Mixing Pfizer, AstraZ COVID-19 with Moderna gives better immune response – UK study


December 6 (Reuters) – A major UK study into the COVID-19 vaccine mix found people had a better immune response when they received a first dose of AstraZeneca or Pfizer-BioNTech followed by Moderna nine weeks later , according to the results on Monday.

“We found a very good immune response at all levels…, in fact, above the threshold set by the two-dose Oxford-AstraZeneca vaccine,” Matthew Snape, the Oxford professor behind the vaccine, told Reuters. the test dubbed Com-COV2.

The results in support of a flexible dosage will offer some hope to poor and middle-income countries that may need to combine different brands between the first and second injection if supplies run out or become unstable.

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“I think the data from this study will be particularly interesting and valuable for low- and middle-income countries where they are still rolling out the first two doses of vaccine,” Snape said.

“We show … that you don’t have to stick strictly to getting the same vaccine for a second dose … and that if the program will run faster using multiple vaccines, then it is okay to do so.” . . “

If the AstraZeneca-Oxford (AZN.L) vaccine is followed by a Moderna (MRNA.O) or Novavax (NVAX.O) vaccine, higher antibodies and T cell responses were induced compared to two doses of AstraZeneca-Oxford, according to researchers at the University of Oxford.

The study of 1,070 volunteers also found that one dose of the Pfizer-BioNTech (PFE.N), (22UAy.DE) vaccine followed by an injection of Moderna (MRNA.O) was better than two doses of the Pfizer course. -BioNTech standard.

Pfizer-BioNTech followed by Novavax induced higher antibodies than the two-dose Oxford-AstraZeneca program, although this program induced lower antibody and T cell responses than the two-dose Pfizer-BioNTech program.

Vials containing labels of Pfizer-BioNTech, AstraZeneca, and Moderna coronavirus (COVID-19) vaccine can be seen in this illustrative photo taken on March 19, 2021. REUTERS / Dado Ruvic / Illustration

No safety concerns have been raised, according to the University of Oxford study published in the Lancet medical journal.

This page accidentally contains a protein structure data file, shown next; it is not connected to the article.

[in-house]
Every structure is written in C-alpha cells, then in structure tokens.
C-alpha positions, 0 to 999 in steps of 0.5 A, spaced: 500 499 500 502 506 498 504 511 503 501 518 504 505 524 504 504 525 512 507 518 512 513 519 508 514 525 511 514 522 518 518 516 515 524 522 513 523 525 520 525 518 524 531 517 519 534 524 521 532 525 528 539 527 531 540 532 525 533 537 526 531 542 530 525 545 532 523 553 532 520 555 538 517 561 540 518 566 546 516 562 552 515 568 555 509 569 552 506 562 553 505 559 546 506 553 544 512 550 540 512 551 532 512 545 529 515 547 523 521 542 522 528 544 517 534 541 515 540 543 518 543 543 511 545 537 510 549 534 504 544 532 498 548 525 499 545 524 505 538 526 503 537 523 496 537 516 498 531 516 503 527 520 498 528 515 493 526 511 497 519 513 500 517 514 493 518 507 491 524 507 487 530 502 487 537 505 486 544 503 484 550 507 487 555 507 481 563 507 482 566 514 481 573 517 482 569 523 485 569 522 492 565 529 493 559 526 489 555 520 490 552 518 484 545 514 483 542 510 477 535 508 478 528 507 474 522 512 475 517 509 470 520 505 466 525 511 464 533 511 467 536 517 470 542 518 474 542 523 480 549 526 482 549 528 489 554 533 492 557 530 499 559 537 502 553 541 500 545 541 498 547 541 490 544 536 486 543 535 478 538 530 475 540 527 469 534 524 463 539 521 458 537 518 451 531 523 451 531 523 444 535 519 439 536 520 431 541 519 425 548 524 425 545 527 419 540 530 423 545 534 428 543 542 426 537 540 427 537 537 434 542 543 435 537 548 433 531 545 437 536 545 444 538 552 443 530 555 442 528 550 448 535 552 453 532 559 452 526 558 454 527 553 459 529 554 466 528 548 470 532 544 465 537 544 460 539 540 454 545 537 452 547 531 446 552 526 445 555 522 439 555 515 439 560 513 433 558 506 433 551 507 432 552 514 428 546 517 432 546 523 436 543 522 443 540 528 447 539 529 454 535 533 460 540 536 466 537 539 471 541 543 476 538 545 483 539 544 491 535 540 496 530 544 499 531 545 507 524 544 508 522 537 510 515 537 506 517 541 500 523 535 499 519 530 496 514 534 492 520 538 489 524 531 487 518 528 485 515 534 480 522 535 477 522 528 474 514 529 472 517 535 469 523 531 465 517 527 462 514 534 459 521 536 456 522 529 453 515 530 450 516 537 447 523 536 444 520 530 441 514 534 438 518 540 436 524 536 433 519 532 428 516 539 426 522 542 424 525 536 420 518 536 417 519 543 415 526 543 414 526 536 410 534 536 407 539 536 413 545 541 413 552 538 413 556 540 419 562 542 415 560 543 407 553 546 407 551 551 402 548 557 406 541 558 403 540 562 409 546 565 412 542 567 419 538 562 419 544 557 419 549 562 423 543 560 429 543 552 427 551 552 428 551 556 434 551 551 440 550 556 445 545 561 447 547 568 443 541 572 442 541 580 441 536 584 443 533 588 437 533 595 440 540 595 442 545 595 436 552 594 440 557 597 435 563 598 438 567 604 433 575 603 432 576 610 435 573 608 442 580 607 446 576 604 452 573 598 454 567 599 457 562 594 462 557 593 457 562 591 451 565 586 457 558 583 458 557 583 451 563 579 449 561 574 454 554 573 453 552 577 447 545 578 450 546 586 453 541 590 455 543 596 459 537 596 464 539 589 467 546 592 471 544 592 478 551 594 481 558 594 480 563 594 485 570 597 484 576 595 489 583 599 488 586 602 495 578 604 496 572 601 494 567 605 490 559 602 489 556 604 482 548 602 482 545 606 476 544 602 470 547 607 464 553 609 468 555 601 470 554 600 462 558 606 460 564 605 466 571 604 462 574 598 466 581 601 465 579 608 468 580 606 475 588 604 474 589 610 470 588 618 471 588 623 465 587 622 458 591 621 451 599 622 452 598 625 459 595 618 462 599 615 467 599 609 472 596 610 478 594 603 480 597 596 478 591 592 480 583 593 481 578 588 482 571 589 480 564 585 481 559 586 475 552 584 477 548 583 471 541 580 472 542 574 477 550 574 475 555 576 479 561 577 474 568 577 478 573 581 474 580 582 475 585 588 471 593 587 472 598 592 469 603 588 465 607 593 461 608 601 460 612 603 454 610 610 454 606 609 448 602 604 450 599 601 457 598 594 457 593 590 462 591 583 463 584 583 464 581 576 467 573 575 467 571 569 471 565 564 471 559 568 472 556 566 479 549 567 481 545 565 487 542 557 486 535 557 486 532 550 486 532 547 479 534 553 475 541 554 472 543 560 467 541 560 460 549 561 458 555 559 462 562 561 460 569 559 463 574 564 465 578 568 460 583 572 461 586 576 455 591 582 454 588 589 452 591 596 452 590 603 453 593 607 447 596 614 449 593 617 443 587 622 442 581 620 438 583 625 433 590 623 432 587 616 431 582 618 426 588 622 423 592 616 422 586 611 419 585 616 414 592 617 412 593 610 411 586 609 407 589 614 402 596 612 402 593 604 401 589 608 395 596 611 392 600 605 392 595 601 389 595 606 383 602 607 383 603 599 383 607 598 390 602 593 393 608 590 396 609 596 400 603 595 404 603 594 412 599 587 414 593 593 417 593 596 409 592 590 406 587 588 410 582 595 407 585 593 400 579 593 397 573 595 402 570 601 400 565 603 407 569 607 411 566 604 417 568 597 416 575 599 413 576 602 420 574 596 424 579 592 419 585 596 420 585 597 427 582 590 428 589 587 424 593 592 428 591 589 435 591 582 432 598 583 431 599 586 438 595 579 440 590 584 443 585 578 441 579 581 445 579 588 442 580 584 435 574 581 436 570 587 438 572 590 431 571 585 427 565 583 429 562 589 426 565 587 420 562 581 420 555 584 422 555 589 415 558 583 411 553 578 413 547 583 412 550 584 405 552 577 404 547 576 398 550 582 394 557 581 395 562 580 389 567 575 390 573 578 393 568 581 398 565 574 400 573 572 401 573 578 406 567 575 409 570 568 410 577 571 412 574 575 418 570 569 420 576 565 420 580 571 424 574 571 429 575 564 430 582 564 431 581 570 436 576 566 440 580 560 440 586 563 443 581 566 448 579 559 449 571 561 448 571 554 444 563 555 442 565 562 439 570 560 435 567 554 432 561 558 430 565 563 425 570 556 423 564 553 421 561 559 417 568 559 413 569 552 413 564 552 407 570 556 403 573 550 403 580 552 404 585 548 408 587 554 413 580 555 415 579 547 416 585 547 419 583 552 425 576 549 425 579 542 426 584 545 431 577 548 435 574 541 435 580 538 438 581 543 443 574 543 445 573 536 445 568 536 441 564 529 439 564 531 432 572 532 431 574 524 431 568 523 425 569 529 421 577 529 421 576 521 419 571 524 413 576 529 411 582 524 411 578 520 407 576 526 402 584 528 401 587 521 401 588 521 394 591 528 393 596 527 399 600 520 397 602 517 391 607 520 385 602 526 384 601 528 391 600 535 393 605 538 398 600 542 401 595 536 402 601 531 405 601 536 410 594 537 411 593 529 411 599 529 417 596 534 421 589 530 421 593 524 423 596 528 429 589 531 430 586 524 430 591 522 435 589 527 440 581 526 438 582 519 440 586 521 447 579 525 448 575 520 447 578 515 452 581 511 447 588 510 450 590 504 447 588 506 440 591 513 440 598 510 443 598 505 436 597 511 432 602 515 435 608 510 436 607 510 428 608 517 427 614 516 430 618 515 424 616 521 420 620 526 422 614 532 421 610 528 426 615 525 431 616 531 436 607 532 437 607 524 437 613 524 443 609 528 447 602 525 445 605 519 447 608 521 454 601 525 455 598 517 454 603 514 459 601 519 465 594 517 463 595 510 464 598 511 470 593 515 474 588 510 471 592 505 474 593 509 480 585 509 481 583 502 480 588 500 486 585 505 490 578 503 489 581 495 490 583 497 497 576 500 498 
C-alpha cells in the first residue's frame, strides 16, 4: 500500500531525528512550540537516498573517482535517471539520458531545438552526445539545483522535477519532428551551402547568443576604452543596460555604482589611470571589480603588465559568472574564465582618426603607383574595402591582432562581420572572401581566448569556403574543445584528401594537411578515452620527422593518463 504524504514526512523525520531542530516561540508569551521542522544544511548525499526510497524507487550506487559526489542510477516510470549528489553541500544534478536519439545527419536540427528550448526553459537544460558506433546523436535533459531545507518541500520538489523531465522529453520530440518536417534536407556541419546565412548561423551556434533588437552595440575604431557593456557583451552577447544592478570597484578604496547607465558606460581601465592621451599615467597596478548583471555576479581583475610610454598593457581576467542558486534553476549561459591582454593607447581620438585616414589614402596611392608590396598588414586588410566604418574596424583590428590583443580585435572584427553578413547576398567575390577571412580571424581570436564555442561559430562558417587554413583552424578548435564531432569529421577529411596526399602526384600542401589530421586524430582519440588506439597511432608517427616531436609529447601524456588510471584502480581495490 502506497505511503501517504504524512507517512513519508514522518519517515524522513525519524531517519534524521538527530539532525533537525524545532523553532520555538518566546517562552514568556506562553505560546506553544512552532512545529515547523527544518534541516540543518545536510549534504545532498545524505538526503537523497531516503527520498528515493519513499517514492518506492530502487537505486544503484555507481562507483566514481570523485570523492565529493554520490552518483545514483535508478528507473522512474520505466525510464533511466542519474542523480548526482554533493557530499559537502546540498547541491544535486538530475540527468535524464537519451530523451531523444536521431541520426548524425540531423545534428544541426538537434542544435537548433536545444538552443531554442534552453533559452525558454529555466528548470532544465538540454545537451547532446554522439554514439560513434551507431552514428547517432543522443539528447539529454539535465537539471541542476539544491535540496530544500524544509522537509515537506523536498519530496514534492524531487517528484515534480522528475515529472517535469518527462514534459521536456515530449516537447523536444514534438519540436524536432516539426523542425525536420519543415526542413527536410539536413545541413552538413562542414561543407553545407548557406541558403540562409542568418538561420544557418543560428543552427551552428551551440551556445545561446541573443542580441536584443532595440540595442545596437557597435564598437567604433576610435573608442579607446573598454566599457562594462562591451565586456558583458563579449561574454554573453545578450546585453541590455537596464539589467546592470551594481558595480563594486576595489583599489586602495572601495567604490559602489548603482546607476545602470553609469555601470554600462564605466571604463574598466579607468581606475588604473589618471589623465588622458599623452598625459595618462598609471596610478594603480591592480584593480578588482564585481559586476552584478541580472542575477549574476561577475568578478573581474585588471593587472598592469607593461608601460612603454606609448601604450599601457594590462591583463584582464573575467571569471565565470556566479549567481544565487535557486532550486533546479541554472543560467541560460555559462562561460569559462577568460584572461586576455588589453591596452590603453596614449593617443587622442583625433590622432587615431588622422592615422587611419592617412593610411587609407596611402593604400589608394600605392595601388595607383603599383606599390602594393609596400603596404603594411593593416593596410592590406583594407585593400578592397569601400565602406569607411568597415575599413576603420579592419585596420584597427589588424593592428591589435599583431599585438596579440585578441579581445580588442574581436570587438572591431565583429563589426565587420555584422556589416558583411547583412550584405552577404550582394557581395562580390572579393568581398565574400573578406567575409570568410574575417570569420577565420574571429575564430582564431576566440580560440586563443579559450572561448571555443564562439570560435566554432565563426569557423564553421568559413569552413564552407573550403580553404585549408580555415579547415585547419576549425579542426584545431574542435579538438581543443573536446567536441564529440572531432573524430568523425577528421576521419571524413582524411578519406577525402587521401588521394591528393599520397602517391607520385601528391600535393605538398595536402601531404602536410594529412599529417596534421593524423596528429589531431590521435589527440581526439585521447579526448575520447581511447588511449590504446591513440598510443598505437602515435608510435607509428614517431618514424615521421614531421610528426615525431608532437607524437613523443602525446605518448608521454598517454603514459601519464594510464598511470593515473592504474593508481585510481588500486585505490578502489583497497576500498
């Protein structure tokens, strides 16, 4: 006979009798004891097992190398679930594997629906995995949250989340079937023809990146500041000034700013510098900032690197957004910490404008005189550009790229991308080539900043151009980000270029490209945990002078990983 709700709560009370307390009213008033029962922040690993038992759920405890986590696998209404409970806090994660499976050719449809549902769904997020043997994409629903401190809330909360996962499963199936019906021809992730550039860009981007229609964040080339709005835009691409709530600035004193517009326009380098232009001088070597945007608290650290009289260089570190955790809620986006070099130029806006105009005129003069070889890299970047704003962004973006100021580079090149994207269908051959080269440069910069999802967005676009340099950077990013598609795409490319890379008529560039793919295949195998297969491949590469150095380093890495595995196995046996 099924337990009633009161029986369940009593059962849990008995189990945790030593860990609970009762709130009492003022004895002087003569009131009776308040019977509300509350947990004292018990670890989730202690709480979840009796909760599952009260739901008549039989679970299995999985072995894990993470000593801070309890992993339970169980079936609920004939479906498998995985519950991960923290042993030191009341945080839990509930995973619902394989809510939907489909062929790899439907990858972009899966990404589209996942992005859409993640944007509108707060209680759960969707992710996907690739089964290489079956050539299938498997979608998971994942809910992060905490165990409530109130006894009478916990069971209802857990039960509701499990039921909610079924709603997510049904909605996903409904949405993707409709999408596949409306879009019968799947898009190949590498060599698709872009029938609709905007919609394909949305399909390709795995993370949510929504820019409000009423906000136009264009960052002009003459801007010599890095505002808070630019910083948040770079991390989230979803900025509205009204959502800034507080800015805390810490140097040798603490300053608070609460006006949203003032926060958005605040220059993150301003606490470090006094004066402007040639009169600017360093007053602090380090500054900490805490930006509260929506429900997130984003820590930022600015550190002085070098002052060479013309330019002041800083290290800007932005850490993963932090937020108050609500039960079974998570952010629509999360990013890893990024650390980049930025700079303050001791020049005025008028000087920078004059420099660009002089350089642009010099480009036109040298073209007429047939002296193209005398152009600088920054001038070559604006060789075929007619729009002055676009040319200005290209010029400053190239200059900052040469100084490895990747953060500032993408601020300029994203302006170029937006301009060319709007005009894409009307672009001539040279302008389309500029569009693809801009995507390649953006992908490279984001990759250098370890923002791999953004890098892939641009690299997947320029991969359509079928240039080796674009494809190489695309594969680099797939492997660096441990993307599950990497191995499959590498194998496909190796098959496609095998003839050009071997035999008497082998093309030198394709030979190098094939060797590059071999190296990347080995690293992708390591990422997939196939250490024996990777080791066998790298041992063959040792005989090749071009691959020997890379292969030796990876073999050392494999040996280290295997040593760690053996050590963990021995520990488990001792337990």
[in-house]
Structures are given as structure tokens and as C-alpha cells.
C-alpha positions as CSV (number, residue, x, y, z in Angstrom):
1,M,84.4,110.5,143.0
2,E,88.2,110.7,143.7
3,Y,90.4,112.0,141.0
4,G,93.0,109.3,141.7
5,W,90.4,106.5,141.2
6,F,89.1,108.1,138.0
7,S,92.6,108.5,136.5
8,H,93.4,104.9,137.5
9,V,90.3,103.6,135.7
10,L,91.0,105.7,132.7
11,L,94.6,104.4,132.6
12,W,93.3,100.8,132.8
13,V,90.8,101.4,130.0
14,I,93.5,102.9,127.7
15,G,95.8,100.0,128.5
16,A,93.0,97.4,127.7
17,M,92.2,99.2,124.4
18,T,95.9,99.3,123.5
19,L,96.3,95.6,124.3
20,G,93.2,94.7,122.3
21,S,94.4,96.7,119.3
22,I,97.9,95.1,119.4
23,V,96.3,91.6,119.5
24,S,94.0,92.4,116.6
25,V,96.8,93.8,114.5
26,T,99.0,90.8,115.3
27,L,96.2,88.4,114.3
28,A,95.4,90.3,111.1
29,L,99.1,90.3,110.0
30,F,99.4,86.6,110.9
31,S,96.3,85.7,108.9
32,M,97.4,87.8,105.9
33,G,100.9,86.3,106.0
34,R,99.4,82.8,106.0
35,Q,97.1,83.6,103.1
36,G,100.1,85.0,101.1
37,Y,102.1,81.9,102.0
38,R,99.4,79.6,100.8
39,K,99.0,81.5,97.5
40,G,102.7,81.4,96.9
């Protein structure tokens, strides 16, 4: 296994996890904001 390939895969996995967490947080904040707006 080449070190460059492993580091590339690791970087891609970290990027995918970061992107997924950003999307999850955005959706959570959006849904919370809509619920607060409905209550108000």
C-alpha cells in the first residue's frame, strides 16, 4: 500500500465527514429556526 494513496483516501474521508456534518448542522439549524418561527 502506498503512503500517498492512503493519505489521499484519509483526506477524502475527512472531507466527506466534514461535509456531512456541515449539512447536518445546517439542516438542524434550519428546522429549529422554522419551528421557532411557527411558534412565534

Many countries deployed a mix and match long before solid data became available, as countries faced rising infections, low supplies and slow vaccination due to some safety concerns.

The longevity of protection afforded by vaccines has come under scrutiny, with booster doses also being considered amid the increase in cases. New variants, including Delta and Omicron, have now increased the pressure to speed up vaccination campaigns.

Blood samples from the participants were tested against the wild-type, beta, and delta variants, researchers from the Com-COV2 study said, adding that the effectiveness of the vaccines against the variants had declined, but this was consistent across the board. all mixed courses.

The deployment of vaccines using technology from different platforms – such as mRNA from Pfizer and Moderna, the viral vector from AstraZeneca and the protein-based vaccine from Novavax – and in the same timeline is new.

The findings could inform new approaches to vaccination against other diseases, he said.

The study also found that a first dose of the AstraZeneca-Oxford vaccine followed by one of the other study candidates generated a particularly robust response, consistent with the June results.

The study was designed as a so-called “non-inferiority” study – the intention is to demonstrate that the mixture is not significantly worse than standard programs – and compares the responses of the immune system to the baseline responses reported in previous clinical trials of each vaccine.

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Report by Pushkala Aripaka in Bangalore; Editing by Joséphine Mason and Mark Heinrich

Our Standards: Thomson Reuters Trust Principles.


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